Ocracoke Island will begin restricting access to visitors on Thursday, March 19. Fiore says opinions seem to be somewhat divided on whether or not to allow visitors on the island, but for the most part everyone on the island is trying to stay positive. “But we all have our moments,” she confesses. “Social media is not helping. It’s so much of the unknown that makes it difficult.”
In the recreation business, everyone from trampoline parks to fishing captains are taking the hit. Brenda Fann, who owns Fishin’ Fannatic with her husband, Capt. Mark Fann, says the best word to that comes to mind when she thinks of coronavirus is “cancellations.” “Two this week, three next week,” she says, “all the way into the second week of April.
“We were definitely looking at this month and next as the season for getting started,” she says. “We’re scrambling, just like everyone else.”
Brent Johnson of Jumpmasters OBX is says he and his wife, Lauren, made the difficult decision to close their trampoline park for numerous reasons. “With the restrictions that were put into place, first from groups of 100 then to 50 then to 10, it didn’t seem feasible to stay open. Though our business wasn’t deemed as one to close, we felt that it was in the best interest of the community to do our part to control the pandemic.”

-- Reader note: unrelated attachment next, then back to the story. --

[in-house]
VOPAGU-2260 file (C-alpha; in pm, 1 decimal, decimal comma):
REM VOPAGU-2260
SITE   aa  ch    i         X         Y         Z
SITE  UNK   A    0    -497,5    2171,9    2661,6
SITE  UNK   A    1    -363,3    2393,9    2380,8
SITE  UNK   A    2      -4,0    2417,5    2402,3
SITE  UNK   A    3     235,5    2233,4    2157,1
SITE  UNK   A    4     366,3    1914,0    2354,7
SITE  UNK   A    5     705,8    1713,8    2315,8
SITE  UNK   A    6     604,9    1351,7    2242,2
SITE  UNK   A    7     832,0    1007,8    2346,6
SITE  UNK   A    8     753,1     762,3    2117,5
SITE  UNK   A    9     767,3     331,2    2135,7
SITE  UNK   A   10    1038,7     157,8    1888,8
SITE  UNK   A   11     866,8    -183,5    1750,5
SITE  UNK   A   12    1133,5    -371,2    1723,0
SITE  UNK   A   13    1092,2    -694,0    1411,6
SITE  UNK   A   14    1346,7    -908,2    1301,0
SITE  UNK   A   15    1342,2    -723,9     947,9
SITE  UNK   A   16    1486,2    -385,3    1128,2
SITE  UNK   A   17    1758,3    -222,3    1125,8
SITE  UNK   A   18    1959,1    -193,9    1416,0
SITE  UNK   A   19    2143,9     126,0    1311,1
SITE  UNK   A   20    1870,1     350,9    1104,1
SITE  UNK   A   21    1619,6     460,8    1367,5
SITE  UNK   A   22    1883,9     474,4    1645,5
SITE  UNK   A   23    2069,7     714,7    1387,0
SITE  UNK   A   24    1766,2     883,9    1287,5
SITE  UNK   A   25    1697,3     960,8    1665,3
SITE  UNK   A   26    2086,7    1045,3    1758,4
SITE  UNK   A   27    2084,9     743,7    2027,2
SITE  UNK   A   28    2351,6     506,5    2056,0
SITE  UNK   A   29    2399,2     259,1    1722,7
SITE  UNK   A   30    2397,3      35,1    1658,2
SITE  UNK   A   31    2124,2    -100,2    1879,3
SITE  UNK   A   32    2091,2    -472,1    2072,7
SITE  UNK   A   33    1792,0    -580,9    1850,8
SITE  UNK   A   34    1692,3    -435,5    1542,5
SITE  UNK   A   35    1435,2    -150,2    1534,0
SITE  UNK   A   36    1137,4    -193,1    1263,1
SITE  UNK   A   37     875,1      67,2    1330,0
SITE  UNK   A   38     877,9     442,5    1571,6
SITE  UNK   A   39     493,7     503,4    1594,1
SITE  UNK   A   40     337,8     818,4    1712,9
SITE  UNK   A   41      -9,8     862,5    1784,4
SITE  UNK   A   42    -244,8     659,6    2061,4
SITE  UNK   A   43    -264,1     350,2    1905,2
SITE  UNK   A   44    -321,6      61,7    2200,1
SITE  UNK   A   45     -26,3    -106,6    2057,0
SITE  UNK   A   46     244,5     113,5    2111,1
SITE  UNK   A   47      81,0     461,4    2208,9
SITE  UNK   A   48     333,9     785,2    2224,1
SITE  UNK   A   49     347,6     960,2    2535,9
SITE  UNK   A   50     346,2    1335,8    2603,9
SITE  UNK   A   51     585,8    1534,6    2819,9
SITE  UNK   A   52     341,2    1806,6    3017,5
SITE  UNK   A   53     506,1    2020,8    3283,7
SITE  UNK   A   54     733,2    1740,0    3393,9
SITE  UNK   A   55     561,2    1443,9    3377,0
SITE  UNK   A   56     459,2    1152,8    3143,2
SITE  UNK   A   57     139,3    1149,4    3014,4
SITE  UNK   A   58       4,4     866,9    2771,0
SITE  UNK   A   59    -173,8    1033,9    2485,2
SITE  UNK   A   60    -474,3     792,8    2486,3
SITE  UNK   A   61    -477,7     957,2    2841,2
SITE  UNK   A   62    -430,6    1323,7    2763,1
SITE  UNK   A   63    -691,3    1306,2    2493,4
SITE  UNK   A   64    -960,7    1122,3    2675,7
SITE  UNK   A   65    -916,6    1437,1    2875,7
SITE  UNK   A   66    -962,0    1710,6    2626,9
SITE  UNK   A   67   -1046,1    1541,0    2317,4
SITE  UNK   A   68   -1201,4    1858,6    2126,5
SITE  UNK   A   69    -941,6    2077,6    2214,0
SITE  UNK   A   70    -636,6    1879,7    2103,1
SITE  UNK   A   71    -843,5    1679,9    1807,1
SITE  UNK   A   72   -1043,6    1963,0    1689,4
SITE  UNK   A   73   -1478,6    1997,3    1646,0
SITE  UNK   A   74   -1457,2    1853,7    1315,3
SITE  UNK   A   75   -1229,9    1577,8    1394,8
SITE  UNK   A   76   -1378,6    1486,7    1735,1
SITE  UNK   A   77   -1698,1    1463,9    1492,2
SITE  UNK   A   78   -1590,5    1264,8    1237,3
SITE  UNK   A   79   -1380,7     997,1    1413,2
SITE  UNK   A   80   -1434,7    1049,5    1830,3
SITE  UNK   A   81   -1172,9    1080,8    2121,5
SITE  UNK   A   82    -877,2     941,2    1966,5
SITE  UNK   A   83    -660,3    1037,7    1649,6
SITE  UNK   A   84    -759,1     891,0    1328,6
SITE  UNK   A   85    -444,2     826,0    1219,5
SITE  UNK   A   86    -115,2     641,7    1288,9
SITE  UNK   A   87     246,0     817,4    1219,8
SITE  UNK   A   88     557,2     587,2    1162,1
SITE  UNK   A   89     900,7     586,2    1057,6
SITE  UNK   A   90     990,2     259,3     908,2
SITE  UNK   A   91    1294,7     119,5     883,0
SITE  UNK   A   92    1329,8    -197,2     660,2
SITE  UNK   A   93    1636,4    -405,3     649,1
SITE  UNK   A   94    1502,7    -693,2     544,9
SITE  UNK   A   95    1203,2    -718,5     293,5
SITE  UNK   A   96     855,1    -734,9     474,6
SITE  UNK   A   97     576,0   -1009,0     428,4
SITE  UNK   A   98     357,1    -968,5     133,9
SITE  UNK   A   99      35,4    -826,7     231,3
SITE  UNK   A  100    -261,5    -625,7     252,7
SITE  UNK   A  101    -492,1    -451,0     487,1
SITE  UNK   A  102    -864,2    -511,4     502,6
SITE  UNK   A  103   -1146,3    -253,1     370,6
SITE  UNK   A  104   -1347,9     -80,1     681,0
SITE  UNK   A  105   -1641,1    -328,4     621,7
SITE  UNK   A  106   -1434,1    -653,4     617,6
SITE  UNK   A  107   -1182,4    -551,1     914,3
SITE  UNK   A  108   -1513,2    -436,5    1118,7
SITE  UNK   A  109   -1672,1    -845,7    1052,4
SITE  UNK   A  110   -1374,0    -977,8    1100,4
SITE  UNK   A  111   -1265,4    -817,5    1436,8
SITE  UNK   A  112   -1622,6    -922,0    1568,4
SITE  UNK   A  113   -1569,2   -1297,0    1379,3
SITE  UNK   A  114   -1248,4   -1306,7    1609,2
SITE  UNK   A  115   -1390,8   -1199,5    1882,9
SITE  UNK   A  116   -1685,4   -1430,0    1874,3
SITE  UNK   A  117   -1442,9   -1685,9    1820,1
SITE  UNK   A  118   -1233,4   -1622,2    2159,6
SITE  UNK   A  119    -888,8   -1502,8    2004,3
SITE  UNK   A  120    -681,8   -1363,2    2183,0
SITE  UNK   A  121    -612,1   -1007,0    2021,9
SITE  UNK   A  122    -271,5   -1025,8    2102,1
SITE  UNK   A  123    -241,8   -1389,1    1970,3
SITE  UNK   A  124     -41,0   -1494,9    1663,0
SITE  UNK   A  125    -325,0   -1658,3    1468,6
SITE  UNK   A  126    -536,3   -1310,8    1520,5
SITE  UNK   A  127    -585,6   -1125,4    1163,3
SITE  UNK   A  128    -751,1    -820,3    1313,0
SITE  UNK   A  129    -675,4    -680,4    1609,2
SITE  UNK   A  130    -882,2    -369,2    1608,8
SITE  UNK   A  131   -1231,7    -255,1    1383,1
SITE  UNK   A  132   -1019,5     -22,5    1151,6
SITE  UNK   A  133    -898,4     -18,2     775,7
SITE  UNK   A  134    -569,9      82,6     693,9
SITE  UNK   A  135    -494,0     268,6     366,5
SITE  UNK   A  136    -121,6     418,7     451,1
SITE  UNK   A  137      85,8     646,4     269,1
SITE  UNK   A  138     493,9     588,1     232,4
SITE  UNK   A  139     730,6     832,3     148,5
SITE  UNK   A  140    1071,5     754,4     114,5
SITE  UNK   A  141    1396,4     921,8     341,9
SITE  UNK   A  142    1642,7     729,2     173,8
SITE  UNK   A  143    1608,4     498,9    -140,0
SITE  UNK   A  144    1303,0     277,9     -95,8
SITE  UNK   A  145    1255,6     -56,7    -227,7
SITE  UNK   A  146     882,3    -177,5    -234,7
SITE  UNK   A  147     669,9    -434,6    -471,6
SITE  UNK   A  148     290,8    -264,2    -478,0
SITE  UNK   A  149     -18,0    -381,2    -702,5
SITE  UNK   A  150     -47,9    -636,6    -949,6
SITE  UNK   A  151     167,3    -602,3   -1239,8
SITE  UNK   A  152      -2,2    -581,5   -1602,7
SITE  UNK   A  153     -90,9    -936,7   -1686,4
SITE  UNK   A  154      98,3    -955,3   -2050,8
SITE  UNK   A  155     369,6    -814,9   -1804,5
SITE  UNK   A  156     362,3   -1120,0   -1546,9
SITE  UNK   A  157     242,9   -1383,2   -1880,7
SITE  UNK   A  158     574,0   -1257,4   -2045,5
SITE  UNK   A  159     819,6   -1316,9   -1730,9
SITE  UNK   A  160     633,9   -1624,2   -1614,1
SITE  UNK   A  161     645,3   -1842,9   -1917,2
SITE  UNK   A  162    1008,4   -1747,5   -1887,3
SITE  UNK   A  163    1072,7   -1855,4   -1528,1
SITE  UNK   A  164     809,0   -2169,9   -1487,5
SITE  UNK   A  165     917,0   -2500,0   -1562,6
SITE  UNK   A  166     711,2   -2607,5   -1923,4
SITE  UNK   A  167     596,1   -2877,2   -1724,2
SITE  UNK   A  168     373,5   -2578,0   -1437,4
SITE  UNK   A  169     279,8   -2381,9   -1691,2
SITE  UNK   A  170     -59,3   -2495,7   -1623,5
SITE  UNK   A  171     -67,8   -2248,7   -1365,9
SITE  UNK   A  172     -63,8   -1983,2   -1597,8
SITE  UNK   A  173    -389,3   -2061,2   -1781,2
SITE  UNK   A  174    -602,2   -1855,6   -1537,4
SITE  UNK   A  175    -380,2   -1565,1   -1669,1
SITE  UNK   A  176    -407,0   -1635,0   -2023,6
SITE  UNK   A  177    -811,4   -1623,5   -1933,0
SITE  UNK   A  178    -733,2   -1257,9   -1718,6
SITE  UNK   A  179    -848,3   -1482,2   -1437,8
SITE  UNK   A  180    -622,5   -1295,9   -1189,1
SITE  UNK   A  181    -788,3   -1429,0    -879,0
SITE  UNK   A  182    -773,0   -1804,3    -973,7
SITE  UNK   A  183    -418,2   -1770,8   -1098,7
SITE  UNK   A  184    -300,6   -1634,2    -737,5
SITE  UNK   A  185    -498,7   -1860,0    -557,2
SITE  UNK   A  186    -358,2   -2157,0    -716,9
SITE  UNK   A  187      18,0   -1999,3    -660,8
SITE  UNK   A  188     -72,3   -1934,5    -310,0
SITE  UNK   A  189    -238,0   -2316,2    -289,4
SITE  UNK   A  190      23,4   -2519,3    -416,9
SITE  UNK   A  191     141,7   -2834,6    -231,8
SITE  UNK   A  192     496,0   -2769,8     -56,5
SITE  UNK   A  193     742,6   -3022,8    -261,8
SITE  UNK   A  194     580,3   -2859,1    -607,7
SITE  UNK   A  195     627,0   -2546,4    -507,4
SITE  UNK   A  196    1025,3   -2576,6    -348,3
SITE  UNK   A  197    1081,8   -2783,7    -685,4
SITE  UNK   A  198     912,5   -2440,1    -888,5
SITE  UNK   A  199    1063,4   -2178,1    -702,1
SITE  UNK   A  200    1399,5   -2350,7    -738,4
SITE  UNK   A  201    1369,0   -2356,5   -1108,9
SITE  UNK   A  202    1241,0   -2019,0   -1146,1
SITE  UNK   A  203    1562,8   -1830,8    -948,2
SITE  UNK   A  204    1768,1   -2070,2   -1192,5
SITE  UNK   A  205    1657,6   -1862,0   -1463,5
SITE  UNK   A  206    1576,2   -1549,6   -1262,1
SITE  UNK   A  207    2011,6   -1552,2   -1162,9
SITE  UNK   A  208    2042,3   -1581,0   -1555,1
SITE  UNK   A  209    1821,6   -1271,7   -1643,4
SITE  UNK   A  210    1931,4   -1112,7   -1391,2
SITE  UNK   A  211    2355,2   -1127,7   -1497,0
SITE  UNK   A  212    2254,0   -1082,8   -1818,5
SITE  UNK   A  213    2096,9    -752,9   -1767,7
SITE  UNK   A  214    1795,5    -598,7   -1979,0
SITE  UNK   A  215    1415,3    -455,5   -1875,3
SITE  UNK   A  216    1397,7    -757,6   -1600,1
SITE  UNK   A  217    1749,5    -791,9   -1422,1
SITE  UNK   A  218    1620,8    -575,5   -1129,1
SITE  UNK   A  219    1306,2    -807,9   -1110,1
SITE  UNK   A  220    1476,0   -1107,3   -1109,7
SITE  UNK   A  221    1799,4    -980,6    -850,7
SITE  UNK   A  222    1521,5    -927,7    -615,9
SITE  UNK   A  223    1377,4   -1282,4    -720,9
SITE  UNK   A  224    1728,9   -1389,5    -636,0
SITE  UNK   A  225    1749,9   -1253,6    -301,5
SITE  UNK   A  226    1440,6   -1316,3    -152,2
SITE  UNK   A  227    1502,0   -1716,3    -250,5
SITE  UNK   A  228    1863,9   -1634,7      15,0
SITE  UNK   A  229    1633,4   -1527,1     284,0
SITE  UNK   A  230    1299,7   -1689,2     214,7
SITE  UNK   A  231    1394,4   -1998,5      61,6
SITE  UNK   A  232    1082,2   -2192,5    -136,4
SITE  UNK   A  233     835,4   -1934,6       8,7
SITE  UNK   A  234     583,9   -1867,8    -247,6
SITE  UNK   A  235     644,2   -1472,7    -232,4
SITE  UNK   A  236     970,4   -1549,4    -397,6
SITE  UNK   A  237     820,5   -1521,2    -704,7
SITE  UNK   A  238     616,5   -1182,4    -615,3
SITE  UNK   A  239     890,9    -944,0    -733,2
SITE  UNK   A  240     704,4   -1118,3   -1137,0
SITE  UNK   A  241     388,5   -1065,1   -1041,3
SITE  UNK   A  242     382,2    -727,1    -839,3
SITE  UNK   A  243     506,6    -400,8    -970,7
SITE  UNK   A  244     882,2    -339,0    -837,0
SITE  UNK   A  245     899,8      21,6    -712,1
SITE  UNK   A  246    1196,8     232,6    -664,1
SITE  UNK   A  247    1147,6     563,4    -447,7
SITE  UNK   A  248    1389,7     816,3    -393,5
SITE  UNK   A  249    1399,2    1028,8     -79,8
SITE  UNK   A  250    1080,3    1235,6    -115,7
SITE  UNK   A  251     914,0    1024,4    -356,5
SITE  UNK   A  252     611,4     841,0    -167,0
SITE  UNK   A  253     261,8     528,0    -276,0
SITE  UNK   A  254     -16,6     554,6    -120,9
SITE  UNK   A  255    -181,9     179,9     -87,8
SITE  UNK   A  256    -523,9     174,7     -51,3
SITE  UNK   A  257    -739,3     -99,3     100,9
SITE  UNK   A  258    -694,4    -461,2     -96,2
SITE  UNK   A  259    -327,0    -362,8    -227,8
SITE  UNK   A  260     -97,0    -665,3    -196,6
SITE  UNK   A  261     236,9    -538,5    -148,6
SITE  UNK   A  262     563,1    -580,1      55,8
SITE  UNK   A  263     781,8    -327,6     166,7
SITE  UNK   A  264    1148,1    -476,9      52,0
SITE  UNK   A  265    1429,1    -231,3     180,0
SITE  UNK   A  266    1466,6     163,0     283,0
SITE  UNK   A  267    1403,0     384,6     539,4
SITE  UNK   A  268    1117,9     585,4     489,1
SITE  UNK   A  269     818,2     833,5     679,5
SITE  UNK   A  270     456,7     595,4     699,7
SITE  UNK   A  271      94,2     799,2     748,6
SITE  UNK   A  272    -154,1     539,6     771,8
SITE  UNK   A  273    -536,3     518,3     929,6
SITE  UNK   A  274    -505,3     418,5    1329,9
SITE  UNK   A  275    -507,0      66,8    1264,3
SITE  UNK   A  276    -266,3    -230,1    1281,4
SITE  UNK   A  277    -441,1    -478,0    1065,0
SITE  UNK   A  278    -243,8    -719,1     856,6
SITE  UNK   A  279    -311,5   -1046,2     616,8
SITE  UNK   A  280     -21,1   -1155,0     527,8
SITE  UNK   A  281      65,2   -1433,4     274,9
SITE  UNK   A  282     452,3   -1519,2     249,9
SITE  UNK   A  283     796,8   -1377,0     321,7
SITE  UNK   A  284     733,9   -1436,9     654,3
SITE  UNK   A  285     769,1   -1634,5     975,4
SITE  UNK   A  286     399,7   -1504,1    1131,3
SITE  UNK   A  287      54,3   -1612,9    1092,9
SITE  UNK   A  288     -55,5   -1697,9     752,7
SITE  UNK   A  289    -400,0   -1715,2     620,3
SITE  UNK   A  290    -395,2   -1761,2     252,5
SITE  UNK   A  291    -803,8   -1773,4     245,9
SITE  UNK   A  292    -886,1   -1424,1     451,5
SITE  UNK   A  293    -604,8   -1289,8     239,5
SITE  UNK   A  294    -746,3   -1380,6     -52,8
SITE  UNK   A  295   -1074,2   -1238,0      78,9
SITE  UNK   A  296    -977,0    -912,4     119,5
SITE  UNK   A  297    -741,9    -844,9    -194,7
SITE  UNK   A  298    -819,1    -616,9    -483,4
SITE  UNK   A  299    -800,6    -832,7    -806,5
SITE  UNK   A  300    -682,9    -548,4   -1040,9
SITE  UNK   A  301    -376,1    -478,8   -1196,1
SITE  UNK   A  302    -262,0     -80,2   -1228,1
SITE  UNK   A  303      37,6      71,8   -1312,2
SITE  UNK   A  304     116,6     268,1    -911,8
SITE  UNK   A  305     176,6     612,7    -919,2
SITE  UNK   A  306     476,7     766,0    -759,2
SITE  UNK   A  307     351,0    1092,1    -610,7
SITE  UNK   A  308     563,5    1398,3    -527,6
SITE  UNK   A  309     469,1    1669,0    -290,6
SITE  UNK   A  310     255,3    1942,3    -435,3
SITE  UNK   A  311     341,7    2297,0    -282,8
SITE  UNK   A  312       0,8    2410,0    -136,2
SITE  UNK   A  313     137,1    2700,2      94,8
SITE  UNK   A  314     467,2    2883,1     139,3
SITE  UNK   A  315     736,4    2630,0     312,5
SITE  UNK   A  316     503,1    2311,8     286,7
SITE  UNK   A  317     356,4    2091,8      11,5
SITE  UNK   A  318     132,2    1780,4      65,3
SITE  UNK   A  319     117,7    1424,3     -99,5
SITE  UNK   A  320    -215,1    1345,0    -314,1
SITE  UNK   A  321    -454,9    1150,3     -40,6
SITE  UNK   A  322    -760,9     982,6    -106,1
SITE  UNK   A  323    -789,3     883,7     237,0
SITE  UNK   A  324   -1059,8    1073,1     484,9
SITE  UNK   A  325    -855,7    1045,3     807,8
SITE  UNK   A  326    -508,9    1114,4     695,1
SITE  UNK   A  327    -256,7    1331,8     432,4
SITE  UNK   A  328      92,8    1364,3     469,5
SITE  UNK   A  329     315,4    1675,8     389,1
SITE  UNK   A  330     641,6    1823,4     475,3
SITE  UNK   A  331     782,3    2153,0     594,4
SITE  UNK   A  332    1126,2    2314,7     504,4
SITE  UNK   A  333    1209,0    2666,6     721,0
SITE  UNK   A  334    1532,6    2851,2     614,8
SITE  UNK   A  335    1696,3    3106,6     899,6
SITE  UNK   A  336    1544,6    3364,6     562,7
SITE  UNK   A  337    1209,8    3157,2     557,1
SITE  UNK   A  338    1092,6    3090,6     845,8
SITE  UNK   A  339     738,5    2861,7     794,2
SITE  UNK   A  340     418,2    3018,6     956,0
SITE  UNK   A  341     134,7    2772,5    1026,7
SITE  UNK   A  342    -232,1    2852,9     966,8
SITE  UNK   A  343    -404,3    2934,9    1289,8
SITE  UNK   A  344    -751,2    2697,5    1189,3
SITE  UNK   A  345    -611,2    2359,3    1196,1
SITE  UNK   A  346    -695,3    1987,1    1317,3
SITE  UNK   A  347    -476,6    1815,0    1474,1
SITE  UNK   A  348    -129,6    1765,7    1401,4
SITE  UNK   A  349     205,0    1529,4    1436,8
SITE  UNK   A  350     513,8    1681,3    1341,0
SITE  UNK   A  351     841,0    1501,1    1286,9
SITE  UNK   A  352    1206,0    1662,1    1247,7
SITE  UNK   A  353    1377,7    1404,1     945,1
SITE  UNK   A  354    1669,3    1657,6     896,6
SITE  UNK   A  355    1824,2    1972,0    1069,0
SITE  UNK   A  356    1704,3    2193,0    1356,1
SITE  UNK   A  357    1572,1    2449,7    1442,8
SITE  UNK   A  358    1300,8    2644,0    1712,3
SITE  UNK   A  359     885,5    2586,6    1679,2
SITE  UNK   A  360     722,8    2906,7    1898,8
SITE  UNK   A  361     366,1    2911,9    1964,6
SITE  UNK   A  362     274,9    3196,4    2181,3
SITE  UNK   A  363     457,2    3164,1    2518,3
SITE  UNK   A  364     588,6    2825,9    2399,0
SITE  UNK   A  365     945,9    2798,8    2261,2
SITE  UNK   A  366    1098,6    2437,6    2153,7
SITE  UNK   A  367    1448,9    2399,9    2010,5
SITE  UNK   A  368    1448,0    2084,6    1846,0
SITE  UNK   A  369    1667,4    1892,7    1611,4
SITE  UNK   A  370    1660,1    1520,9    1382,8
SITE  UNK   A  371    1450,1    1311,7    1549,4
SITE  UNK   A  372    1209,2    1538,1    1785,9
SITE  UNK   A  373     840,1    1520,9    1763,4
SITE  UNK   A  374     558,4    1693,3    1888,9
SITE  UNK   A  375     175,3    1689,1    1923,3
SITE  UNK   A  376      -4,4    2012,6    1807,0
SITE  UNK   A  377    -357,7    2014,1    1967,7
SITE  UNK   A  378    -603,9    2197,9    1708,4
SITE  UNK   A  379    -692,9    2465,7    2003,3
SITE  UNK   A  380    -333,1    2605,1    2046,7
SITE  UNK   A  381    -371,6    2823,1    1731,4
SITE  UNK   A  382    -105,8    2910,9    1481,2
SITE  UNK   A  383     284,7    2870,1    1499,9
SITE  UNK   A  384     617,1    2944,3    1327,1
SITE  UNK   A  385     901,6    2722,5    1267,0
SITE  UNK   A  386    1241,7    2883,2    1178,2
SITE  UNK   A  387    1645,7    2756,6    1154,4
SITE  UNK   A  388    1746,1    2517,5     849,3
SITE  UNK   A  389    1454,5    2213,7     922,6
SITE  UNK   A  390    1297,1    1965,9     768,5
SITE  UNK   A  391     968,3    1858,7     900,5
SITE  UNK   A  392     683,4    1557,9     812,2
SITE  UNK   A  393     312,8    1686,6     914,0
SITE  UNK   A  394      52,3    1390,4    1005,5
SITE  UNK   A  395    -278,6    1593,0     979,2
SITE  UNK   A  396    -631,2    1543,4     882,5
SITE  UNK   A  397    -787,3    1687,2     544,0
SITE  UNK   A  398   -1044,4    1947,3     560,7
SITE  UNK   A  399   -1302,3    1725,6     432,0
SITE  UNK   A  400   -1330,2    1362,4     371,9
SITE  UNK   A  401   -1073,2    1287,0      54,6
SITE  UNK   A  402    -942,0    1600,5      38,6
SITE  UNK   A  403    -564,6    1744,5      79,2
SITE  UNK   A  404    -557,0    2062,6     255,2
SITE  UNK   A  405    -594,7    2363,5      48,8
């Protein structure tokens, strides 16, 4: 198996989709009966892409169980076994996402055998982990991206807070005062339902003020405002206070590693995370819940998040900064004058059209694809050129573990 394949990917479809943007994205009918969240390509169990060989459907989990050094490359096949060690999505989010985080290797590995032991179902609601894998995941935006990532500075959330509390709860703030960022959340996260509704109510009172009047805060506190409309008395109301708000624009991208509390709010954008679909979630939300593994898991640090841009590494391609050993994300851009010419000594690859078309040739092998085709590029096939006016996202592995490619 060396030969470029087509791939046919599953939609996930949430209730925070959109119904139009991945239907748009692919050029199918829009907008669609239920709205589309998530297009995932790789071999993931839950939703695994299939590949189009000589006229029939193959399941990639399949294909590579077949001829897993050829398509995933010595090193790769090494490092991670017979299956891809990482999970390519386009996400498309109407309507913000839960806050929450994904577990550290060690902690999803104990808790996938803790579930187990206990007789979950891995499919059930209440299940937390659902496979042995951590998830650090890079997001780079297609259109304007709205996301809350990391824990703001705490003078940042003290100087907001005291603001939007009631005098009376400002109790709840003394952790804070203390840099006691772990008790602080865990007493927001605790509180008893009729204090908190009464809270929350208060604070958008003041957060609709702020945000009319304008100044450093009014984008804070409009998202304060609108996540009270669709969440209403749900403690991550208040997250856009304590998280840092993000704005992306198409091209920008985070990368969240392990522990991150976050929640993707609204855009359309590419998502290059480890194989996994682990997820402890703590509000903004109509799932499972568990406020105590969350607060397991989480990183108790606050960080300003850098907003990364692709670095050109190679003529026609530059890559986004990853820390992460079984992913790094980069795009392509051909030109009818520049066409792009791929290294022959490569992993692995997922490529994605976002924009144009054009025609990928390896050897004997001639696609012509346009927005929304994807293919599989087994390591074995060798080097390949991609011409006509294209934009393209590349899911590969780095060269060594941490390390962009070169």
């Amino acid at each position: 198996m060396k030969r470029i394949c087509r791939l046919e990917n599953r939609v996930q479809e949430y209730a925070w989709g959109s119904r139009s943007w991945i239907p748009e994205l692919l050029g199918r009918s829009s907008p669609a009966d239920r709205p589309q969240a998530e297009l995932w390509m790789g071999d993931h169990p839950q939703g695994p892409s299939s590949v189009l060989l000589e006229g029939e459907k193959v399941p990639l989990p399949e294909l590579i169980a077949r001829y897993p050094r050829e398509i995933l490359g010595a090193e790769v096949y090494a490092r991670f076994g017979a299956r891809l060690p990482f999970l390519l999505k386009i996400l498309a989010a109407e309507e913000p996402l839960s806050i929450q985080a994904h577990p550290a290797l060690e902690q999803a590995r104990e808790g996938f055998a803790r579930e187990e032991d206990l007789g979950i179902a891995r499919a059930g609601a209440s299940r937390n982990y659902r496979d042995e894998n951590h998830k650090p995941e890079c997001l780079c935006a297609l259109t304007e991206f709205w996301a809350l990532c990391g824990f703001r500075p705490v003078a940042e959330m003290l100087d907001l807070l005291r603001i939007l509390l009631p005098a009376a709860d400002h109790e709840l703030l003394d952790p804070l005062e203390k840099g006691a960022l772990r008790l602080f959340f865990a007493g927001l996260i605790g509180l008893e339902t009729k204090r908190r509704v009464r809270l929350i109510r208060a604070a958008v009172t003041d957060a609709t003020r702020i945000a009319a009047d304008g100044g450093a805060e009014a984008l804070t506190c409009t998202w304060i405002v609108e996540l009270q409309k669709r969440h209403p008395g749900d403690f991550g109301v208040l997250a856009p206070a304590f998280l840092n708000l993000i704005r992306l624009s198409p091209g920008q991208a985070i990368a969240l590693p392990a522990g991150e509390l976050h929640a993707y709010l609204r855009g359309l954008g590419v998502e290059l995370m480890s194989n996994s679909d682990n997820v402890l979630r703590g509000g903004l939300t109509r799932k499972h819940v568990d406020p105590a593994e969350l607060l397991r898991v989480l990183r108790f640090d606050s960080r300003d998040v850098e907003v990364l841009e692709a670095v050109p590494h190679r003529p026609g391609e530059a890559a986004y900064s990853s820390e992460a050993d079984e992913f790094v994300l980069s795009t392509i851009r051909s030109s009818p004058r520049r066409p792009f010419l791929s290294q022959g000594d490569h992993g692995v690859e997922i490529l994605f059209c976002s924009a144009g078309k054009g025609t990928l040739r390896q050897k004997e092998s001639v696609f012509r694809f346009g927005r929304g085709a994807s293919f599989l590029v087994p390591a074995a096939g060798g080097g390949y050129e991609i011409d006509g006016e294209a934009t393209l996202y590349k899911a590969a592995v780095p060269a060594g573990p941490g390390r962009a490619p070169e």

Johnson says he see that people are willing to follow the rules about social distancing. “Coming to Jumpmasters is not socially isolating yourself,” he says. “It’s not in the spirit of what our federal, state and local government is trying to achieve.”
Johnson admits that as a business owner, an employer of 40 people and a family member, he’s very worried. “I am worried we will not be able to reopen our doors,” he says. “We are a family-owned, locally owned business, not a franchise with deep pockets. We have loans and a varying profit margin, and when something like this happens it’s difficult to think about. Everyone tries to be optimistic, but numbers don’t lie.”
After the governor’s statement that all restaurants must close for full, in-person service, the restaurant industry and its workers have been hit hard as well. While some restaurants are staying open and offering take-out and delivery, others have made the decision to close.
Woo Casa Kitchen in Nags Head is set to celebrate its first anniversary on Friday, March 20, but they won’t be open. “We are choosing to be closed,” says Katie Wooten, who owns the restaurant with her husband. “I believe in staying at home, and I have a daughter and no child care. Really, our daughter is the driving reason because she’s always with us.”
Lost Colony Brewery and Café in Manteo got creative when they had to close for full service. In addition to curbside pickup for take-out orders, they are offering home beer delivery service for a case or more. They deliver from Kill Devil Hills to Oregon Inlet and all of Roanoke Island.
Another creative business is Outer Banks Distilling. The business had to close for rum tours and tastings, but they did start making hand sanitizer with 70 percent alcohol. They are giving it away for free as long as supplies last.